Picture of what your bed might look like after a restless night of sleep aka messy

Can you wash bed pillows?

September 18, 2020

Author: Josie Sivigny

Night in and night out, through drool, sweat, and tears—plus dead skin particles, dust, dirt, oil, and more—your pillow has seen the best of times and the worst of times. And, while your pillowcase can play goalie to a limit, much of that grimy stuff will inevitably permeate the pillowcase and make its way into your pillow, especially if you don’t change the case very often.

It’s no secret just how gross your bedding can get, so those with sensitivities, allergies, or who simply want to keep their sleep quarters as clean as possible often wonder what is the best way to care for pillows. Which brings us to the reason you landed on this post in the first place. When you feel like changing your pillowcase isn’t enough to freshen up your nightly head rest… is it ok to wash your pillow?

The short answer is mostly yes, but not always. Learn more about how to wash pillows below.

Picture of a man pulling a pillow out of pillowcase

What kind of pillows can be washed?

All pillows come with tags attached by the manufacturer and often include care instructions. This should always be your first stop when trying to find out whether or not it’s cool to wash your pillow. If care instructions aren’t included on the pillow tag, see if the care information is available on the website of the place you purchased from.

Luckily, most pillows, such as those filled with cotton, feather, down, down alternative (faux down), and poly or fiberfill, can be washed in a washing machine. Latex and memory foam pillows, however, must be washed by hand and other foam pillows such as our T&N Original Foam Pillow are not meant to be washed at all. You can remove, machine wash, and hang dry the cover of our Original Foam Pillow, but the foam core is not washable.

If you’re super sensitive to dust and allergens but you have a pillow that cannot be washed, we recommend investing in a pillow protector. Pillow protectors are usually pretty inexpensive, are washable, and not only protect the pillow from dirt and grime, but can prolong the life of the pillow, as well.

Picture of the corner of Tuft and Needle original foam pillow

How to wash pillows

Considering the build up of junk that can get into your pillows, Good Housekeeping recommends washing your pillows two to four times a year. If you are a hot sleeper and/or happen to sweat during the night, you may want to err on washing more often.

Washing cotton, feather, down, down alternative, and polyfill pillows:

  1. Put the pillow(s) in the washing machine and select gentle cycle with warm water. Add an extra cold water rinse and spin cycle. This is to make sure there are no remnants of detergent left behind that can cause irritation or break down the filling over time.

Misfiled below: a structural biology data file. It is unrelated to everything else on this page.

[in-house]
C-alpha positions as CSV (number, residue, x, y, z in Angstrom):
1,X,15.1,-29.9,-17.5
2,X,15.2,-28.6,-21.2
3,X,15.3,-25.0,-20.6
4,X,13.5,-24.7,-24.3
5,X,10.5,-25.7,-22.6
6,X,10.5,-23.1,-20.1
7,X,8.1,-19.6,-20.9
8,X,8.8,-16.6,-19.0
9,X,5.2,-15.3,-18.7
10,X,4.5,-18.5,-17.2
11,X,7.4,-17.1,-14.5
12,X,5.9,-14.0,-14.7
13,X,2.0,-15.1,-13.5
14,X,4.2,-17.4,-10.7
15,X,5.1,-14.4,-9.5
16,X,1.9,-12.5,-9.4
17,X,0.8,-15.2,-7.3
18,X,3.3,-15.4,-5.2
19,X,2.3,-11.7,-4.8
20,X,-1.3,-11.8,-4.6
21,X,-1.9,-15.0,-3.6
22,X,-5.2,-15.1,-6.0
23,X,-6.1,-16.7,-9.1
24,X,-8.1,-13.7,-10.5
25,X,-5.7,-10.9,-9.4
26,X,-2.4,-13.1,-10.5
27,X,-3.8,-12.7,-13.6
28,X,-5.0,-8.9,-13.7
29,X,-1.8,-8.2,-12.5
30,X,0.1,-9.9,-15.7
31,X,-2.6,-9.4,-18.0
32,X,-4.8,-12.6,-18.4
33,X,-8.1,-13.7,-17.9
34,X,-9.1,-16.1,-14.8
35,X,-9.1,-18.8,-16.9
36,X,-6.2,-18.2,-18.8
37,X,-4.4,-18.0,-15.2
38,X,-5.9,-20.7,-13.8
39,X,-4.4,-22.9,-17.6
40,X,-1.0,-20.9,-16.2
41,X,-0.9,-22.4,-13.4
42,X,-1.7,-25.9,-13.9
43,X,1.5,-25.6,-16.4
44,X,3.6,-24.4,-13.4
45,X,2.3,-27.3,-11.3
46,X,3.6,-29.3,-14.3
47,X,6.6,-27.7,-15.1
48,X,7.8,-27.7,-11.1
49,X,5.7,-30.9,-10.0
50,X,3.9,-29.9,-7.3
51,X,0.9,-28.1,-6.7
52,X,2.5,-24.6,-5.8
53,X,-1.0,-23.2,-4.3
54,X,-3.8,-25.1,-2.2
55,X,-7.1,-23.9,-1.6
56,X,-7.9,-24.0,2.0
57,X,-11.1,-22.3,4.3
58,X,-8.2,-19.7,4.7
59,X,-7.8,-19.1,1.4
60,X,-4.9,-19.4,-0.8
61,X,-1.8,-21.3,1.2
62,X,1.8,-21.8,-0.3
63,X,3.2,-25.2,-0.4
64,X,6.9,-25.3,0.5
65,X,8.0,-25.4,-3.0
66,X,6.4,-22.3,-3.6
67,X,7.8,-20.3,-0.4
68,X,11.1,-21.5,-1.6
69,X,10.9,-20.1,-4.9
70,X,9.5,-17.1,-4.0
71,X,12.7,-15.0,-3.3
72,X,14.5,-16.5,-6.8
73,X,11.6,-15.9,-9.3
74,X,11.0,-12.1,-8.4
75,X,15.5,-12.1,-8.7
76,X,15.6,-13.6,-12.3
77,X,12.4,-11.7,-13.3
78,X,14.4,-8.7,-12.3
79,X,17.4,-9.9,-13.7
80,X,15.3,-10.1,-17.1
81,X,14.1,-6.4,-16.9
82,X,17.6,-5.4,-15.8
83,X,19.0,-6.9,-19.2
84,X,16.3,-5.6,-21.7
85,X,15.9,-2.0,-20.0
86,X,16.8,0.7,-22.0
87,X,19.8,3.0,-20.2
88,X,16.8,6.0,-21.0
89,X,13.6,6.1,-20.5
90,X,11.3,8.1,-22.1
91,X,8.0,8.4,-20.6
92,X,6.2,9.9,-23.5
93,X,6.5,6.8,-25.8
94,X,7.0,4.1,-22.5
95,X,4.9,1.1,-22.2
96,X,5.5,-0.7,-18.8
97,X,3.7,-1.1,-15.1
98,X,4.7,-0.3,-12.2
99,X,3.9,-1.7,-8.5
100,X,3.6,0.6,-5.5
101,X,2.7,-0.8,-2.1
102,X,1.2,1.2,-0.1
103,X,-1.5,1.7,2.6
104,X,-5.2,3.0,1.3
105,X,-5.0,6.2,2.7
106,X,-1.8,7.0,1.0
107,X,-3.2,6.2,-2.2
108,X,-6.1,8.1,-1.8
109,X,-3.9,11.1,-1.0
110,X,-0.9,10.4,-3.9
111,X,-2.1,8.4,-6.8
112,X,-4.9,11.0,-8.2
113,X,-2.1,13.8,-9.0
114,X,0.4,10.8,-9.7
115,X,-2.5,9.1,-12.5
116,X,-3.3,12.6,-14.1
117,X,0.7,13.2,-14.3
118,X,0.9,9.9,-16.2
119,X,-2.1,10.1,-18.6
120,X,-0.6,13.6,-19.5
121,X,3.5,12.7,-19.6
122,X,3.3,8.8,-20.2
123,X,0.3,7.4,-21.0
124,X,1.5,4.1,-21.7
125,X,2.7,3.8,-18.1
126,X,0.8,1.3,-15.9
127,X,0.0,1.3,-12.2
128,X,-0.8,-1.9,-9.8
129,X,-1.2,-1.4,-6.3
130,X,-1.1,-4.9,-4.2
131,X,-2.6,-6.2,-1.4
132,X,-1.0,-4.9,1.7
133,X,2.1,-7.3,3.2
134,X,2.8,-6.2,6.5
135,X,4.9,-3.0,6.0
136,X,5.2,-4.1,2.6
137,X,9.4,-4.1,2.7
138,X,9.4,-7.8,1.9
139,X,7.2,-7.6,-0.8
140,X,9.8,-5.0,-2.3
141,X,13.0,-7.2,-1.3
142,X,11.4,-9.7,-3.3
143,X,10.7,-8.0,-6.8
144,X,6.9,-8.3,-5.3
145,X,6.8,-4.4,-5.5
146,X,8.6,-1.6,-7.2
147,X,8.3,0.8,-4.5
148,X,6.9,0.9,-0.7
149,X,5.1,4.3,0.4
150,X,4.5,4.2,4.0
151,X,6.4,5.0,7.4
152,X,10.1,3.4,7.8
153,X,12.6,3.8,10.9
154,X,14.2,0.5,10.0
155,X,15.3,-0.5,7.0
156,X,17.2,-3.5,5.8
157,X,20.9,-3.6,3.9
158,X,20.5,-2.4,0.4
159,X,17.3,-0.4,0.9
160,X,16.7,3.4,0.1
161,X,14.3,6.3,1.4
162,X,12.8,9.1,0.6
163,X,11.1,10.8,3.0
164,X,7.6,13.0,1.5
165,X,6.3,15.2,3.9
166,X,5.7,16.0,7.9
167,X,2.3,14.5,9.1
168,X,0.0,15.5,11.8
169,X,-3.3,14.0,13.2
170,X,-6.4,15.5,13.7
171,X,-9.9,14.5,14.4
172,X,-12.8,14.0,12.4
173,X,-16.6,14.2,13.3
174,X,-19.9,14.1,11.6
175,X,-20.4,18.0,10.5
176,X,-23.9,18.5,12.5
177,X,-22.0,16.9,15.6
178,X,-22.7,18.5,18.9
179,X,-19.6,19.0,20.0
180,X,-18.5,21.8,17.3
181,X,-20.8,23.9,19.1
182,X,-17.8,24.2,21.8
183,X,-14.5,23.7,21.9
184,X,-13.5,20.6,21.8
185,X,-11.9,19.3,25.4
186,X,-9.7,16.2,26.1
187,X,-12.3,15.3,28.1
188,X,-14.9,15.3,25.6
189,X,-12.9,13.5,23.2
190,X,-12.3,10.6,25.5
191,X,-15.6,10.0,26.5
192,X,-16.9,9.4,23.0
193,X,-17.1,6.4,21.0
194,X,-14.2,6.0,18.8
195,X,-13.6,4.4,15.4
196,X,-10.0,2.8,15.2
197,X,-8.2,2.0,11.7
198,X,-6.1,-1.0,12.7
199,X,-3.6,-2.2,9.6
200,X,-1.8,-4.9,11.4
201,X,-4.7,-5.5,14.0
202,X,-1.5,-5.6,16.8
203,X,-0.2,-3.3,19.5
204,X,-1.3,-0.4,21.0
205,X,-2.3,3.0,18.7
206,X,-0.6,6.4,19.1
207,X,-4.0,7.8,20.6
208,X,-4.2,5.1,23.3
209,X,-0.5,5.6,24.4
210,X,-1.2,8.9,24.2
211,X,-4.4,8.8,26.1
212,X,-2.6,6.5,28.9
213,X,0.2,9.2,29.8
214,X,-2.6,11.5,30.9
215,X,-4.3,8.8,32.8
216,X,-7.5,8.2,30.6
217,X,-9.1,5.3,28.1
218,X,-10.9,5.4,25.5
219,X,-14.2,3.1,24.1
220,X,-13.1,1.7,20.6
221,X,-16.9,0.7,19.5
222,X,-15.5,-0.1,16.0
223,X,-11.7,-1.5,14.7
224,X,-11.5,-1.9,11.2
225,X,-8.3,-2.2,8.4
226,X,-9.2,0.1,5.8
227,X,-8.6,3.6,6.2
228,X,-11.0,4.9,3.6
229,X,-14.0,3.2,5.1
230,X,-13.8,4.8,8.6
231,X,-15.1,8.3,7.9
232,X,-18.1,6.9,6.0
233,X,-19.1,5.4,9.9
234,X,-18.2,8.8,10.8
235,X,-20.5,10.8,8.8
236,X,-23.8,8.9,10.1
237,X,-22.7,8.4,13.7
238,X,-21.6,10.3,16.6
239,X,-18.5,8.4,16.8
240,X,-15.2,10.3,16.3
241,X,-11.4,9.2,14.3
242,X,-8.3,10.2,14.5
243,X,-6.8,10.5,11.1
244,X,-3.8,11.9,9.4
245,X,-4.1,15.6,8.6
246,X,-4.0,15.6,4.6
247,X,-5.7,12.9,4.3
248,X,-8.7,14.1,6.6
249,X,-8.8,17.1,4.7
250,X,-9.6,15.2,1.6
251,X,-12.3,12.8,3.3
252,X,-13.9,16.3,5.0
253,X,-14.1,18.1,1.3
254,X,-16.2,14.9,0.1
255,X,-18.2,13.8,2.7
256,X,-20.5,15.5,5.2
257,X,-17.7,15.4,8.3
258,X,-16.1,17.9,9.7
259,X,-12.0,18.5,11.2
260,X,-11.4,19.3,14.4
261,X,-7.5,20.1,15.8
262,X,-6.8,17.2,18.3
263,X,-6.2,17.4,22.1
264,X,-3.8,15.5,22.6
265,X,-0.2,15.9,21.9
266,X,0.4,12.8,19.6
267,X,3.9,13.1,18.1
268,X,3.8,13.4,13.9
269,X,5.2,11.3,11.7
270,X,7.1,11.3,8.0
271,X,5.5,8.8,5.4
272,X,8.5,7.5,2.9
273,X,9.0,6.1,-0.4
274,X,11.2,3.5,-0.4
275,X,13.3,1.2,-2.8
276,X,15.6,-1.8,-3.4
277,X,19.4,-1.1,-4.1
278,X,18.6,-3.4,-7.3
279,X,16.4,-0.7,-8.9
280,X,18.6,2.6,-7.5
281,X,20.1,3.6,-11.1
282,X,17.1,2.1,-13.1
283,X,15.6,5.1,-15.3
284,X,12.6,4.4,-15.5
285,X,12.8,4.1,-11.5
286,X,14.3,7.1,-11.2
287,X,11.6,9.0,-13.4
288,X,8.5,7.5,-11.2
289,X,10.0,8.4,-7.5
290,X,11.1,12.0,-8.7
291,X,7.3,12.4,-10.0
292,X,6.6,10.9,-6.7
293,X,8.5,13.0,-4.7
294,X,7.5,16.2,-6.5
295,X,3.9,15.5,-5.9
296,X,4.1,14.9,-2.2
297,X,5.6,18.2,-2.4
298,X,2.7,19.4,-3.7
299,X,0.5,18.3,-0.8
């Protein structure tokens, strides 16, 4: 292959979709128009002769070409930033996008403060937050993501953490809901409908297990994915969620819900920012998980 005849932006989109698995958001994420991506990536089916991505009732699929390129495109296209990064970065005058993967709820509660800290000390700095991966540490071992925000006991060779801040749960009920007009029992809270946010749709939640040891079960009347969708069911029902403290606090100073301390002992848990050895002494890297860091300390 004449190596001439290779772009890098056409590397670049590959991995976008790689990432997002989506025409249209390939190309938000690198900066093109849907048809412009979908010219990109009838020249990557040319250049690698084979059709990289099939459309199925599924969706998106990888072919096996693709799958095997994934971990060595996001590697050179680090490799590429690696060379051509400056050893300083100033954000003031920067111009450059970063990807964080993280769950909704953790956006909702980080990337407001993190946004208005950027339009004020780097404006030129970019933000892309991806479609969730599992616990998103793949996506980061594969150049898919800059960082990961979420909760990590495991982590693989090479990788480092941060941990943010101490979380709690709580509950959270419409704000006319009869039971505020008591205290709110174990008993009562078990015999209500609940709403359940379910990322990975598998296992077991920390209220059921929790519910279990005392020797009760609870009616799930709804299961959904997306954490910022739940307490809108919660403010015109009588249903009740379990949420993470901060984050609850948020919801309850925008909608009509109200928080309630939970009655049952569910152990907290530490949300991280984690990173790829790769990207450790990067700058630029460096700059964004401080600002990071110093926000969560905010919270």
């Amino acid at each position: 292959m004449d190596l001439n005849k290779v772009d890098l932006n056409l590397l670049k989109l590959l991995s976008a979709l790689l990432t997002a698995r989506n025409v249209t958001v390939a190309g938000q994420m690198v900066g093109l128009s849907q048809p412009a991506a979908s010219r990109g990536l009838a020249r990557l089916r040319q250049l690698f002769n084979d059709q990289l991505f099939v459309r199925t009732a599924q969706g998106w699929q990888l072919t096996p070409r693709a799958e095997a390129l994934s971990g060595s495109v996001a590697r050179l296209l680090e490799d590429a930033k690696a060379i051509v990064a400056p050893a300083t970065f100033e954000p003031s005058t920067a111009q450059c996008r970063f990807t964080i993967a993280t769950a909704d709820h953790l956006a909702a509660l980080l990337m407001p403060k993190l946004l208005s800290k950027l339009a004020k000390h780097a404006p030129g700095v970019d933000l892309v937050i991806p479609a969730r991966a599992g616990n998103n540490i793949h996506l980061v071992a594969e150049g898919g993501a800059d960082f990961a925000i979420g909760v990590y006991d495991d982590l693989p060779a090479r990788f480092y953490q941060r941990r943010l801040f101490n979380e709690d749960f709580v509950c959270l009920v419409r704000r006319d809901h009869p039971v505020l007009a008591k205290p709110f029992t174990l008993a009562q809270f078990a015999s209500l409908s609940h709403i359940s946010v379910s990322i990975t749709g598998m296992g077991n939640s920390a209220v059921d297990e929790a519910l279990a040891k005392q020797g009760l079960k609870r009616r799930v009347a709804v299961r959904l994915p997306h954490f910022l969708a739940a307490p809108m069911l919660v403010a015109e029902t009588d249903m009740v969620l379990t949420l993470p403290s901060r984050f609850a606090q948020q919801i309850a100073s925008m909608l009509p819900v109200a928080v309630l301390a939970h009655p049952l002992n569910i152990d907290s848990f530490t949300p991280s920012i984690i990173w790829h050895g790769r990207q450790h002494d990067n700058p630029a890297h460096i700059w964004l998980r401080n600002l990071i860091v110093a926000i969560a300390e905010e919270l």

2. Add a small amount of detergent. We do not recommend using bleach on pillows.
  3. Tumble dry on low heat or air dry, fluffing every 15 minutes or so. To help keep your pillows from flattening out, toss in a few dryer balls if you have them. It may take longer for your pillow to dry than it would for a typical load of laundry, so don’t panic if a musty smell arises—especially if your pillow is down-filled. If the pillow starts to smell musty, put it outside to dry in the sun.

Washing latex or memory foam pillows:

  1. Remove the pillow cover or case, which is usually machine washable. Fill your bathtub, deep sink, or other container with warm water, enough to submerge the pillow completely. Add a tablespoon of detergent per pillow and mix it around in the water to make sure that it is evenly spread.
  2. Submerge the pillow. Knead and squeeze thoroughly to dislodge dirt buildup and allow the detergent to get through each layer.
  3. When you feel like you’ve washed it enough, drain the dirty water and refill with fresh cool water. Go through the knead-and-squeeze process again, draining and rinsing the tub as needed, depending how much detergent continues to come out of the pillow. You want to make sure that you get as much detergent as possible. Continue this process until the water no longer has suds in it.
  4. Towel dry as much water out of the pillow as you can and then let it dry in the sun. Be sure that the pillow is completely dry before using it.
Picture of two pillows on a bed against a brown wood paneled wall

When to replace your pillow

While clean pillowcases, pillow protectors, and periodically washing your pillows can help them last as long as possible, you will eventually need to buy a new pillow. If you notice your pillow is showing any of the following signs, it’s probably time to say goodbye.

  • Noticeable lumps in the foam or filler materials
  • Permanent stains from body sweat and oil
  • You start waking up with aches and pains in your neck and shoulders
  • You are sneezing or wheezing more often when in bed
  • You constantly have to fluff your pillow to get comfortable (feather pillows)
  • You fold the pillow in half and it stays that way instead of expanding back out (feather and cotton pillows)
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